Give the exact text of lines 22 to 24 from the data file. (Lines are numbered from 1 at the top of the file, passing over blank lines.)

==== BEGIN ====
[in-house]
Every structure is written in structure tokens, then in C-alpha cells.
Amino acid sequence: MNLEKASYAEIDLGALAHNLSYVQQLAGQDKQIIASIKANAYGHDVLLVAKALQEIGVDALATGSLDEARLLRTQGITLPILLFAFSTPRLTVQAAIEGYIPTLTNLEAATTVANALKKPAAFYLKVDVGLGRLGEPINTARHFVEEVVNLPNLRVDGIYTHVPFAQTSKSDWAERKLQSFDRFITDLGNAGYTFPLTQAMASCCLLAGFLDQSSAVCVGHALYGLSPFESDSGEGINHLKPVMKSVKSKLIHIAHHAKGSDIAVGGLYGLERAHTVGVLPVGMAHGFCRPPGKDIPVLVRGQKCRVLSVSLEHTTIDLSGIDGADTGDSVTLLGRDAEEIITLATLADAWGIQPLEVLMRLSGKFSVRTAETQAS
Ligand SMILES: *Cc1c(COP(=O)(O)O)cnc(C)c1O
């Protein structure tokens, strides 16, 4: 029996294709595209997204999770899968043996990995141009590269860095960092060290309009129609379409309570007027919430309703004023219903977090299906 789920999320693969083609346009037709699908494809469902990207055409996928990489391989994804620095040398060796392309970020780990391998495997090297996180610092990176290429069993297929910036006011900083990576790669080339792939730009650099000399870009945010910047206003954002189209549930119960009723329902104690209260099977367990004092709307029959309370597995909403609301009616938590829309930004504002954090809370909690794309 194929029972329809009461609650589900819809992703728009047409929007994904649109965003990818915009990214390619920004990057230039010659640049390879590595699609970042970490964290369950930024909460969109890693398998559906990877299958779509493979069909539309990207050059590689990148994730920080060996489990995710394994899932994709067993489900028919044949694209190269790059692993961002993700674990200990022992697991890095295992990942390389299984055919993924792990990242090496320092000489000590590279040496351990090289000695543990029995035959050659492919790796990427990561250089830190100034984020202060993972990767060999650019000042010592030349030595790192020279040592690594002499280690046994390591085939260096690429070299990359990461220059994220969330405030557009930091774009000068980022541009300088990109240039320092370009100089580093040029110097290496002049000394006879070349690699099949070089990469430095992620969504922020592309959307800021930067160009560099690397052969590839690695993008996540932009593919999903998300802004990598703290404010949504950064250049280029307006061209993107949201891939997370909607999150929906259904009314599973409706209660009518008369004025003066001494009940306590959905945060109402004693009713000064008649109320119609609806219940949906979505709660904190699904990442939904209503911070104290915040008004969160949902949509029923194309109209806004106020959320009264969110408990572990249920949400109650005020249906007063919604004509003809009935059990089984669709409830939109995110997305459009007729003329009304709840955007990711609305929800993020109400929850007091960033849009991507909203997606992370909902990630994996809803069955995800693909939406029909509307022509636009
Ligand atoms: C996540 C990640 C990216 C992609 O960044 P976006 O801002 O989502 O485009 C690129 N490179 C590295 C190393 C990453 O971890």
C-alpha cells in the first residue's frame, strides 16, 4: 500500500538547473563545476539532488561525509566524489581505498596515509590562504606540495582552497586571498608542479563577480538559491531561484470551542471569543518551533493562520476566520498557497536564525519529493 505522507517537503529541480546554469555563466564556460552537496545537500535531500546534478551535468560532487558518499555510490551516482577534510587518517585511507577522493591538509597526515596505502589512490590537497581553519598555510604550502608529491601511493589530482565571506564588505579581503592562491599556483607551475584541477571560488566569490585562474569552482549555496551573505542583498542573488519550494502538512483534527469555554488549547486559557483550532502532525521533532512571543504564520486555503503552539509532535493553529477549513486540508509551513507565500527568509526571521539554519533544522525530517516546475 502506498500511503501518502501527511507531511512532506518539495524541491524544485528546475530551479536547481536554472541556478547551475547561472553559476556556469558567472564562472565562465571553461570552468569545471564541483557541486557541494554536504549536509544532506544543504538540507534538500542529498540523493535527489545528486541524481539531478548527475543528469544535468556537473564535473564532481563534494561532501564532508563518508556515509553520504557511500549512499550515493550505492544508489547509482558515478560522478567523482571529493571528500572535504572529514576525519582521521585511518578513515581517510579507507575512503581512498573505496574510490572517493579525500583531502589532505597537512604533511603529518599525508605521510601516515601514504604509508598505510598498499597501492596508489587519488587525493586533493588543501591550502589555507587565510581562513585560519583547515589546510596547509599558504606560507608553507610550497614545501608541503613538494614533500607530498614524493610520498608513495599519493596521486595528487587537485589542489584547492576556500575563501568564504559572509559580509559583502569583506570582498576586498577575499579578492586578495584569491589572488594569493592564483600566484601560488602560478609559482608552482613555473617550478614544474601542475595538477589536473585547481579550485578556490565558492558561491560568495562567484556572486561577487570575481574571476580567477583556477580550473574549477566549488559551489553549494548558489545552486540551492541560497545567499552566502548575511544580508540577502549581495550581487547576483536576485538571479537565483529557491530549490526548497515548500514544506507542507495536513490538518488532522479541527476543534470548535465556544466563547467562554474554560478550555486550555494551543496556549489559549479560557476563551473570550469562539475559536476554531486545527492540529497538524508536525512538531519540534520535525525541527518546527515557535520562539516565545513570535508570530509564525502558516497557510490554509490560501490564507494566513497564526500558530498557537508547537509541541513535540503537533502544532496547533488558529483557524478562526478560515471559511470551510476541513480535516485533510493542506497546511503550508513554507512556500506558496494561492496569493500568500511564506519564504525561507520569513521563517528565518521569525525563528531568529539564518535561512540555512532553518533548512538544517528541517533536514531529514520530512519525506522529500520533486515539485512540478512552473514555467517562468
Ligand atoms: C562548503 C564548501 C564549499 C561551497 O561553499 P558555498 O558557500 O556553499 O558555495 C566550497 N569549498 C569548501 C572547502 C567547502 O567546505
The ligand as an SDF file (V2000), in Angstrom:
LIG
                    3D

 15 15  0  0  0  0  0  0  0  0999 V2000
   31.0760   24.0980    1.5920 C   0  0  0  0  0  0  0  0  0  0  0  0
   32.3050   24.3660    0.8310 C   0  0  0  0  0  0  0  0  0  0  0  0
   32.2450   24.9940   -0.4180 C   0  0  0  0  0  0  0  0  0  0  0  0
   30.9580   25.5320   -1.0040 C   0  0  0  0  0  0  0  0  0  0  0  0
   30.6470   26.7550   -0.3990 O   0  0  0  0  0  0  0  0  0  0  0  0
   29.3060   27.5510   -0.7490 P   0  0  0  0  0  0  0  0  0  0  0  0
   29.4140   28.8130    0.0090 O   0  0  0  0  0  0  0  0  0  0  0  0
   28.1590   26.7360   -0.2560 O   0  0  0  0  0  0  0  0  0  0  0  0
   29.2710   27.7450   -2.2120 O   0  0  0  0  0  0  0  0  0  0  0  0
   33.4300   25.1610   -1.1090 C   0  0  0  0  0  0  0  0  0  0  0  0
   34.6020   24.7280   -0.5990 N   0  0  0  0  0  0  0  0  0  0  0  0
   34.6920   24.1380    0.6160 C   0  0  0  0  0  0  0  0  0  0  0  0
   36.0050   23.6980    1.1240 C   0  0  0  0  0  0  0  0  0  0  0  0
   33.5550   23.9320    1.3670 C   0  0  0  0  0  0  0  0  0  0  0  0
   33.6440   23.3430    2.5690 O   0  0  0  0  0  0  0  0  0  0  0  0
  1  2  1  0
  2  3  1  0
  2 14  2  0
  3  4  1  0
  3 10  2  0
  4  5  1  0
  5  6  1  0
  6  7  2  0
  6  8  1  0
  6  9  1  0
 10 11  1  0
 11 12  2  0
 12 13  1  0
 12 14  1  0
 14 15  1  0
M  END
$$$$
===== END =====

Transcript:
   33.4300   25.1610   -1.1090 C   0  0  0  0  0  0  0  0  0  0  0  0
   34.6020   24.7280   -0.5990 N   0  0  0  0  0  0  0  0  0  0  0  0
   34.6920   24.1380    0.6160 C   0  0  0  0  0  0  0  0  0  0  0  0